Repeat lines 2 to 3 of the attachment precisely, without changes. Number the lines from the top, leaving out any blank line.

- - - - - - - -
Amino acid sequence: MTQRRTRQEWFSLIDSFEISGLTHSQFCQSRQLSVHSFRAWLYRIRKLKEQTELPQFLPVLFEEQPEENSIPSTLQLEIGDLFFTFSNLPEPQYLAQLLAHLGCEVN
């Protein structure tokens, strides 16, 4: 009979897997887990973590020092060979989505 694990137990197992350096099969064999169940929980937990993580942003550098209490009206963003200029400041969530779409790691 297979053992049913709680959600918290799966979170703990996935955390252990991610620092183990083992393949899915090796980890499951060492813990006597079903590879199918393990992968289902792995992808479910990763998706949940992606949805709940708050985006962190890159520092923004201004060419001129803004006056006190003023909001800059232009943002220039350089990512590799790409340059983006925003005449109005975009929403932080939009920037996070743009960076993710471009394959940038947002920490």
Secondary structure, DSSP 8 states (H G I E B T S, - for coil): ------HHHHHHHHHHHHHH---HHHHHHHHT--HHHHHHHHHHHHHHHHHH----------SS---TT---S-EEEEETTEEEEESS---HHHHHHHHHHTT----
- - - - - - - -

């Protein structure tokens, strides 16, 4: 009979897997887990973590020092060979989505 694990137990197992350096099969064999169940929980937990993580942003550098209490009206963003200029400041969530779409790691 297979053992049913709680959600918290799966979170703990996935955390252990991610620092183990083992393949899915090796980890499951060492813990006597079903590879199918393990992968289902792995992808479910990763998706949940992606949805709940708050985006962190890159520092923004201004060419001129803004006056006190003023909001800059232009943002220039350089990512590799790409340059983006925003005449109005975009929403932080939009920037996070743009960076993710471009394959940038947002920490």
Secondary structure, DSSP 8 states (H G I E B T S, - for coil): ------HHHHHHHHHHHHHH---HHHHHHHHT--HHHHHHHHHHHHHHHHHH----------SS---TT---S-EEEEETTEEEEESS---HHHHHHHHHHTT----